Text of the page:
For Brereton and Trillium staff, employee support starts with making sure there are enough people, resources and tools to do the job properly—and efficiently. With a series of award-winning programs under its belt and a Macleans ranking as one of the best places to work in Canada, Trillium promotes employee well-being across the organization through its processes and values.
While Brereton notes that Trillium offers many practical programs for stress reduction such as time management tools and fitness programs, she says the approach it uses goes much deeper. “All too often, stress management programs are about treating the stress once it’s happened,” she says.
While relaxation tools and EAP programs can help, Trillium comes at stress management from a broader perspective: ensuring that employees are engaged in the organization’s direction and how it’s run on a day-today basis. “People need to be engaged with where the organization is going,” Brereton says. “They are the ones who are going to be able to identify and achieve our success in the future. So we need to make sure they’re fully engaged, developed, supported and encouraged.”
Trillium’s value system operates on the fundamental belief that people are their most valuable assets. As such, the organization turns directly to people on the frontlines to help problem-solve and to provide direction for creating more balance in each of the different areas of the health centre. “It’s not about us telling workers when and where they can work—it’s about individuals having accountability when they’re out of balance and when the work environment is too challenging,” says Brereton. “And it’s about us being receptive to a dialogue about how to change it.”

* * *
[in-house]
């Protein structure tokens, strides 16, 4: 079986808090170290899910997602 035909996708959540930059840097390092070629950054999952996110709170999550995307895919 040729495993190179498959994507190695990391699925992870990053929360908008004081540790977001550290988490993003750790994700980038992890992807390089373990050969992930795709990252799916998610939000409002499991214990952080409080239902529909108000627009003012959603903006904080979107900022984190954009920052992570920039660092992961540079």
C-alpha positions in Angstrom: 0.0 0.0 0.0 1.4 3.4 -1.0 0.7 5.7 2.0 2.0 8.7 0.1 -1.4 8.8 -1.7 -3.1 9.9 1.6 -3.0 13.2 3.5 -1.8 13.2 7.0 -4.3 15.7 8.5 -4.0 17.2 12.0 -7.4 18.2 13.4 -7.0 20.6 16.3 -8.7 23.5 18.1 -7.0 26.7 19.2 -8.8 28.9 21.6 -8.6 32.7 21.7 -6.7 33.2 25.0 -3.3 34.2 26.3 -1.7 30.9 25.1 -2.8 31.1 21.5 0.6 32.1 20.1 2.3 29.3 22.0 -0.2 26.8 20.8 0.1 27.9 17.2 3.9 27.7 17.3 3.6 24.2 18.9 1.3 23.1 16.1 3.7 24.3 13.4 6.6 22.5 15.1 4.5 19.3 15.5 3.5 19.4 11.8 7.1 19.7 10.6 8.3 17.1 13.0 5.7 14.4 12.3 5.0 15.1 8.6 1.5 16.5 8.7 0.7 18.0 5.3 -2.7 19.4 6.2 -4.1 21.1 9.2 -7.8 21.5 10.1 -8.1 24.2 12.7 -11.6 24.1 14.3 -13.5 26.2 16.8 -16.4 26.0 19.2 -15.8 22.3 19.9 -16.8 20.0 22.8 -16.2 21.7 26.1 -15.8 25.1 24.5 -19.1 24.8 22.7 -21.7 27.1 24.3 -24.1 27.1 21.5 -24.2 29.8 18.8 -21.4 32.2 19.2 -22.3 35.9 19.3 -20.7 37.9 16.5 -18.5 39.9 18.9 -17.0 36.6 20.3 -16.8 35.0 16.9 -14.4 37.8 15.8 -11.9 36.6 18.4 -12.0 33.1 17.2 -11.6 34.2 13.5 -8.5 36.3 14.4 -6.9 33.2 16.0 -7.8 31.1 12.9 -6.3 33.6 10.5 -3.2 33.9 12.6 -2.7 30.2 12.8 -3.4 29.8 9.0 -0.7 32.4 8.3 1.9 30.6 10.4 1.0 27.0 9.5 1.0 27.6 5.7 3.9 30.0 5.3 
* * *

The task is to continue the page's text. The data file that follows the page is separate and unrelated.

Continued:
For example, she says, management at Trillium recently asked staff to tell them how they could help deal with the heavy workload they face on a daily basis. The answer: create more efficient processes and make sure the right people are doing the right jobs.
To help, Trillium commissioned a staff-led task force to look at existing procedures and to identify areas of duplication and overlap: a chronic problem in healthcare services, according to Brereton. The task force allowed staff to tackle the issue from a grass roots level, identifying areas where time and resources weren’t being used efficiently. The task force, which was also given project management support, was successful: it led to a lot less duplication of effort and a more balanced work environment.
Trillium also offers employees opportunities to grow through its “distributed leadership model” which lets staff lead projects, receive training and learn in other areas of the organization. Because people are multidimensional, says Brereton, they bring their own personal leadership traits gleaned from their family and community life outside work. They also bring a passion to make a difference, she says: “We try to let people showcase those elements of themselves in the workplace.”
That approach is definitely working: Brereton says Trillium has one of the busiest human resources departments in the country. It also has few recruitment or retention issues and very low vacancy and sick rates compared to its peers. And with new and more innovative programs on the horizon, Trillium is set to remain one of the best employers in Canada for years to come.